The IOWA RIVER crested at Marshalltown on June 21 at 18.88 feet, a tad shy of the official 19.0 flood stage. But even at this level, extensive floodplain impacts are easily seen along Highway 14 north or North Center Street. Since abundant rains in all the watershed counties to the north of Marshall experienced heavy rains lately, the water has to go somewhere. A river is doing its thing to allow the runoff to slowly find its way to an outlet. Along the way numerous river cities and farm land owners will have to deal with high water effects.This is nothing new, just a case of adapting to what Mother Nature provided since we are helpless to do much about it. The Iowa River meets the Mississippi River at Wapello.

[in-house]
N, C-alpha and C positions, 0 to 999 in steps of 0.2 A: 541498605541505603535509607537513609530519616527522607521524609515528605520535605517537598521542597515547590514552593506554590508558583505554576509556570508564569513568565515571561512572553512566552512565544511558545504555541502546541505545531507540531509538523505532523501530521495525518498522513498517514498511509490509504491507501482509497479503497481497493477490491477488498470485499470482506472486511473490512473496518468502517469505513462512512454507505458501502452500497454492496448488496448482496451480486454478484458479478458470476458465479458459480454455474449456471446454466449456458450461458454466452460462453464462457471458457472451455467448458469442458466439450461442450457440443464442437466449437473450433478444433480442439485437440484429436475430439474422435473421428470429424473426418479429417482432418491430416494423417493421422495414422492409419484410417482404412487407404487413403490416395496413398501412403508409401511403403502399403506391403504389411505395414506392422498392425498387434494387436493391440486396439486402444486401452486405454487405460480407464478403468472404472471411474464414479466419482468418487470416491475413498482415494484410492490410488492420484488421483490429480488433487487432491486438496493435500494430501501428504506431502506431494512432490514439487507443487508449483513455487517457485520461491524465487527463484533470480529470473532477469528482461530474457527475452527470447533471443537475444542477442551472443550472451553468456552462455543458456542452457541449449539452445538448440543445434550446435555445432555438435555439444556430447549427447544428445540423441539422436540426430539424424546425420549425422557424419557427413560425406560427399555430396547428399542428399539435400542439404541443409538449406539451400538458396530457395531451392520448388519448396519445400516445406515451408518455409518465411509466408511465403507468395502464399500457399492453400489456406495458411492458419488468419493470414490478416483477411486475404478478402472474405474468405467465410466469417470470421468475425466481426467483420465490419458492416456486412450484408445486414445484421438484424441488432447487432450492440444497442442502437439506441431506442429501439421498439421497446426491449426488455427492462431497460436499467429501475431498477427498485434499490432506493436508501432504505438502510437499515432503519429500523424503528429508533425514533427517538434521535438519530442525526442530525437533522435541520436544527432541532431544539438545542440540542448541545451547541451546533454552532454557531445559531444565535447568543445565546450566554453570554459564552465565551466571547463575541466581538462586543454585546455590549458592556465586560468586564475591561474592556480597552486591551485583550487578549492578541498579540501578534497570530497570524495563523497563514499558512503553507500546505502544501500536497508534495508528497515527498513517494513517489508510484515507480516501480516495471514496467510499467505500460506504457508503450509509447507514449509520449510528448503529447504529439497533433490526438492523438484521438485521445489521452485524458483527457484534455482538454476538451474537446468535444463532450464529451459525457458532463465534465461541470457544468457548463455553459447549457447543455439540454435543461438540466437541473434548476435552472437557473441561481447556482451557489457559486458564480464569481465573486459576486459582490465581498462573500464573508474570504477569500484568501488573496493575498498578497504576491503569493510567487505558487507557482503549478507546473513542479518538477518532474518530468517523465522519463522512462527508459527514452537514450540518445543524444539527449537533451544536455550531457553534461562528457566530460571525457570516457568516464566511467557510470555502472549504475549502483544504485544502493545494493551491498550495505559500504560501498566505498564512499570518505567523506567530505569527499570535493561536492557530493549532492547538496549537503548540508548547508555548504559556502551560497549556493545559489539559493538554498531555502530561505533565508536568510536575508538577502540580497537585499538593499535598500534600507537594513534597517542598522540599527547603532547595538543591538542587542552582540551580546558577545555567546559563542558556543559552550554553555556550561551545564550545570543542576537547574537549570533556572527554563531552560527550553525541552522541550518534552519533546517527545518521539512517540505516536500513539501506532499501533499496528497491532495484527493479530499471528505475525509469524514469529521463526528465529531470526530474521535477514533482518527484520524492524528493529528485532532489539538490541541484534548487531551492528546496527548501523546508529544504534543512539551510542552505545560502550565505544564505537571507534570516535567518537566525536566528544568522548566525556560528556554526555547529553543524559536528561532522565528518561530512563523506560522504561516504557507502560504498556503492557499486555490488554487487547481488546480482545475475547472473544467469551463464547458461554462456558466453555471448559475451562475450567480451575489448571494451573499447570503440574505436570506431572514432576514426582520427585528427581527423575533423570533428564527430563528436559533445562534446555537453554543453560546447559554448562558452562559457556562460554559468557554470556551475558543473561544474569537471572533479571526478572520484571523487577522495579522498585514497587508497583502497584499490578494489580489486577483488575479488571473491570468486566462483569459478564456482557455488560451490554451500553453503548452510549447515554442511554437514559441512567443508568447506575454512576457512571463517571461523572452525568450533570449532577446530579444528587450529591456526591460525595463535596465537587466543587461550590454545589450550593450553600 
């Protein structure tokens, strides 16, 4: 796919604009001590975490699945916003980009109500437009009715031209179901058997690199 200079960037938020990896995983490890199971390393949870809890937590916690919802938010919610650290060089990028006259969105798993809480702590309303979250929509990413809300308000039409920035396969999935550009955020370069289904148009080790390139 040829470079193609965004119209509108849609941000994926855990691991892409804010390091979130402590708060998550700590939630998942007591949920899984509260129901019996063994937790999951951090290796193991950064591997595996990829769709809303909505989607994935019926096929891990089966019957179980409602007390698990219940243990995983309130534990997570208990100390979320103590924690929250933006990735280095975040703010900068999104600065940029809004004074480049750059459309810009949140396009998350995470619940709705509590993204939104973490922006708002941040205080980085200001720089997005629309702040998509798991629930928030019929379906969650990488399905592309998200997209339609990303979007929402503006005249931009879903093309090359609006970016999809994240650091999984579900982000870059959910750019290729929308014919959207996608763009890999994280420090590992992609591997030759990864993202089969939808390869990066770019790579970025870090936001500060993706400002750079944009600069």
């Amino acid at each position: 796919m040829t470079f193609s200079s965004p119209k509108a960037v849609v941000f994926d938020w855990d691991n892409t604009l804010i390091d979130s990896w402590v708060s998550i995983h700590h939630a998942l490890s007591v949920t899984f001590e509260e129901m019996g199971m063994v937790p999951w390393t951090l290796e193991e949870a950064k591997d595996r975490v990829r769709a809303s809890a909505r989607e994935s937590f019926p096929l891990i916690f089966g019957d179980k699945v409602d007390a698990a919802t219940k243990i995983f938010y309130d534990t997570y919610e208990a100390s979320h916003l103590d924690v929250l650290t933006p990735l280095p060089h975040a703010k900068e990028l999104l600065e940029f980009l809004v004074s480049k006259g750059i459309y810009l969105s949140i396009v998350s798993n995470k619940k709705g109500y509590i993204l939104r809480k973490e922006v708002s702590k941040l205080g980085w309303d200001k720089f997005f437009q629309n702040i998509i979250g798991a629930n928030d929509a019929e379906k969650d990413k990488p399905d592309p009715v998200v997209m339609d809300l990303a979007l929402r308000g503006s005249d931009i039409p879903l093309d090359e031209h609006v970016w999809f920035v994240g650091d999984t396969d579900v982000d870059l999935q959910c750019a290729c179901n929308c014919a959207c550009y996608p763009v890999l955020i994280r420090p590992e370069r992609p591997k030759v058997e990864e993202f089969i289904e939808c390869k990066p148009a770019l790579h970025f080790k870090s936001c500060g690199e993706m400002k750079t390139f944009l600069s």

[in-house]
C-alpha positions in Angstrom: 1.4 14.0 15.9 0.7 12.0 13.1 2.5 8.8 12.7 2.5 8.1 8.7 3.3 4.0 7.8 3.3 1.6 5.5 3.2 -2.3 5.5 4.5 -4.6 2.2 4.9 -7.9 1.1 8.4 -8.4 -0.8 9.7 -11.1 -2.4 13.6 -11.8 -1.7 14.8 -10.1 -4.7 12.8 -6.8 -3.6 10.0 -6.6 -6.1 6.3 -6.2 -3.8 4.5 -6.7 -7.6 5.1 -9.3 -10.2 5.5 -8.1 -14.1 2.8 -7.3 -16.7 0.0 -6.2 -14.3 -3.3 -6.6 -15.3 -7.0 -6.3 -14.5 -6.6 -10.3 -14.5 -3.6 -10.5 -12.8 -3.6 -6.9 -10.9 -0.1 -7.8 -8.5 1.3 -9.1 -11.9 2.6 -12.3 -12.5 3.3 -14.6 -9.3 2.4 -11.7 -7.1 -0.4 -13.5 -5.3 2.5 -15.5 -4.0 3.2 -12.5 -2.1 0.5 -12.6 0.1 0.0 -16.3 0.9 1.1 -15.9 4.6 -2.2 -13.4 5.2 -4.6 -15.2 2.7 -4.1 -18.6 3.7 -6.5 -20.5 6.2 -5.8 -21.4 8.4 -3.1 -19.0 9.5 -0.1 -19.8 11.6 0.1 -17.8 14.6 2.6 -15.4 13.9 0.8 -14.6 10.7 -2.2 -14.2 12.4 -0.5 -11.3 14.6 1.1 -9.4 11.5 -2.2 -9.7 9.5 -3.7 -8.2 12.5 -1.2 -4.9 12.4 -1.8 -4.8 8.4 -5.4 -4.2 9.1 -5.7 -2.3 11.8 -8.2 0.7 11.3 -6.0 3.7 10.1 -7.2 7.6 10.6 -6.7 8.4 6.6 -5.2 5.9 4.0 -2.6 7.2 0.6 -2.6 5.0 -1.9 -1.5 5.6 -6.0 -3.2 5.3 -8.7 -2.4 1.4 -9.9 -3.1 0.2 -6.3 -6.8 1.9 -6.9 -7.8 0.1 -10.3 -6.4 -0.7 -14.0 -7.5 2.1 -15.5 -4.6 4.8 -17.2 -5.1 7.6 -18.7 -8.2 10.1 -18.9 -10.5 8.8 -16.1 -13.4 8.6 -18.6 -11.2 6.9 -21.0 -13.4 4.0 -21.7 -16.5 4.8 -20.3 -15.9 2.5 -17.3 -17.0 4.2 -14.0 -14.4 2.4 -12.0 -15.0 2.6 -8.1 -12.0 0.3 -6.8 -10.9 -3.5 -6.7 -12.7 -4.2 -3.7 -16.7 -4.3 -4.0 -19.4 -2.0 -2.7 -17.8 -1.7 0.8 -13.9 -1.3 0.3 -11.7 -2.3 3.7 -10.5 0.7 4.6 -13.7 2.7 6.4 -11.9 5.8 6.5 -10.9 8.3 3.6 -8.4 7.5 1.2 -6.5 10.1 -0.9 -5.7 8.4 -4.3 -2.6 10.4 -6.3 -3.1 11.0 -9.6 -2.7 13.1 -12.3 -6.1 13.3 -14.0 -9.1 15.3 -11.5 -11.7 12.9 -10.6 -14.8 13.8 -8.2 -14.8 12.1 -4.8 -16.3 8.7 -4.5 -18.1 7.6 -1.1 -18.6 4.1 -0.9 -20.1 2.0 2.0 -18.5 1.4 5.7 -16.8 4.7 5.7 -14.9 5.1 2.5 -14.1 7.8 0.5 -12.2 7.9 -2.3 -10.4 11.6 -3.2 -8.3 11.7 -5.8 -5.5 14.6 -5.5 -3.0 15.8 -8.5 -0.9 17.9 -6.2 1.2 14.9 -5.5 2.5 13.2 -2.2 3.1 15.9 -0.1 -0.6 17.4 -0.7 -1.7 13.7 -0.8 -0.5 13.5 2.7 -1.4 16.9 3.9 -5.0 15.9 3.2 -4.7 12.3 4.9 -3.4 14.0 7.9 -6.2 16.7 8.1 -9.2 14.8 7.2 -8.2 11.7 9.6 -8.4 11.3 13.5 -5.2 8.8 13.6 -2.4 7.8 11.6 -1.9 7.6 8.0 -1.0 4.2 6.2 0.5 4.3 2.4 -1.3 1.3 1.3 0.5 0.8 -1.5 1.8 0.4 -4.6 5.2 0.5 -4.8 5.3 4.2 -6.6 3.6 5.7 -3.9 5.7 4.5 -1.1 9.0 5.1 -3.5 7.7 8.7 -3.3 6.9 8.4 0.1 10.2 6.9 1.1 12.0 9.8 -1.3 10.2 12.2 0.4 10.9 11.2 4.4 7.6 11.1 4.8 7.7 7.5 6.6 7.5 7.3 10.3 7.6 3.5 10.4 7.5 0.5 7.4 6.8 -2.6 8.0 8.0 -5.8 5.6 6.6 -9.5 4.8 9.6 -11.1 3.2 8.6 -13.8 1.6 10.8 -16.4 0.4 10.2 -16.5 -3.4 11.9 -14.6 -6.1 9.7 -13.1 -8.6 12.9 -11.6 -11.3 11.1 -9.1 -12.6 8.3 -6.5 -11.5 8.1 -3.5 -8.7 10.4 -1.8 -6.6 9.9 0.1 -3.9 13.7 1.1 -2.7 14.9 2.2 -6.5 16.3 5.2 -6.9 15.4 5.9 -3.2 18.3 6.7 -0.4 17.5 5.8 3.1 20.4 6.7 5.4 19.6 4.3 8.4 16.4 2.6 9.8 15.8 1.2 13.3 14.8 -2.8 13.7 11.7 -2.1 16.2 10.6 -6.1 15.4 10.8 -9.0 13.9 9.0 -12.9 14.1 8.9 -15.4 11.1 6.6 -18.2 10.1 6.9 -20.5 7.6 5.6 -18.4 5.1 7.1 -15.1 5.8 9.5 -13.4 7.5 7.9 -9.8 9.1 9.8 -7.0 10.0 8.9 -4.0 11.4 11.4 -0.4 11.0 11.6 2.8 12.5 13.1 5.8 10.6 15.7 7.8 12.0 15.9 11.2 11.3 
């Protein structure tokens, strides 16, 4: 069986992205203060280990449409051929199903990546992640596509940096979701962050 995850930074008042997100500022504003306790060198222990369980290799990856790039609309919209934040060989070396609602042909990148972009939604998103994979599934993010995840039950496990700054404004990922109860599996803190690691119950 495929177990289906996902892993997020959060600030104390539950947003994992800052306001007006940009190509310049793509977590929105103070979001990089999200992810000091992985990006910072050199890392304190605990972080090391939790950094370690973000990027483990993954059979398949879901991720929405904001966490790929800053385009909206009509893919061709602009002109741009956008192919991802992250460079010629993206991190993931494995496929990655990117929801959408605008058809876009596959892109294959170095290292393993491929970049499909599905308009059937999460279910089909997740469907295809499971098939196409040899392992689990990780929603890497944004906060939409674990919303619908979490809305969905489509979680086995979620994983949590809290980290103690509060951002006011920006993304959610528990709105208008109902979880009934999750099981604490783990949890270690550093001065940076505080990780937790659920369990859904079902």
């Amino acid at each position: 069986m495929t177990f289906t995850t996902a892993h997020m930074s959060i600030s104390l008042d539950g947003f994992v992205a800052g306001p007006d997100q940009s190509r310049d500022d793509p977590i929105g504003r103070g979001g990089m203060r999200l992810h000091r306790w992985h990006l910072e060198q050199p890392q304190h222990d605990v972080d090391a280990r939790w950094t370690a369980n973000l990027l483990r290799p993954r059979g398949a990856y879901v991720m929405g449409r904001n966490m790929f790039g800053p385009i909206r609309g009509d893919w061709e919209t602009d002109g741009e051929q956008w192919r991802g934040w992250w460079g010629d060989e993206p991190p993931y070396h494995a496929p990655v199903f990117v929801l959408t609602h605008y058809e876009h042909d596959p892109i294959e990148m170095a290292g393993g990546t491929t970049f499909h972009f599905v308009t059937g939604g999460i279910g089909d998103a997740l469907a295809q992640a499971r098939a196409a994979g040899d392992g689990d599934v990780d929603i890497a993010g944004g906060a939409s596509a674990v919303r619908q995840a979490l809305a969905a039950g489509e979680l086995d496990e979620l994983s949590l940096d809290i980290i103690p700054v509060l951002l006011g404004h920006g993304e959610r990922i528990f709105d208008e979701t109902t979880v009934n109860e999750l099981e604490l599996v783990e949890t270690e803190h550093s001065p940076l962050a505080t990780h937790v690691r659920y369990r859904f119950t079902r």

This summer the Mississippi will be running high for a very long time. Heavy rains in Minnesota are contributing enormous volumes of water to the system. The Mississippi River starts at Lake Itasca at Lake Itasca State Park in Clearwater County, Minn. The lake elevation is 1,475 feet above sea level. Between Itasca and St. Louis, Mo. there are 43 dams moderating its flow, or should this scribe say trying to moderate the flow. Those dams are one of man’s influence on the river, reshaping the geography and influencing its ecosystems, some good and some not so good.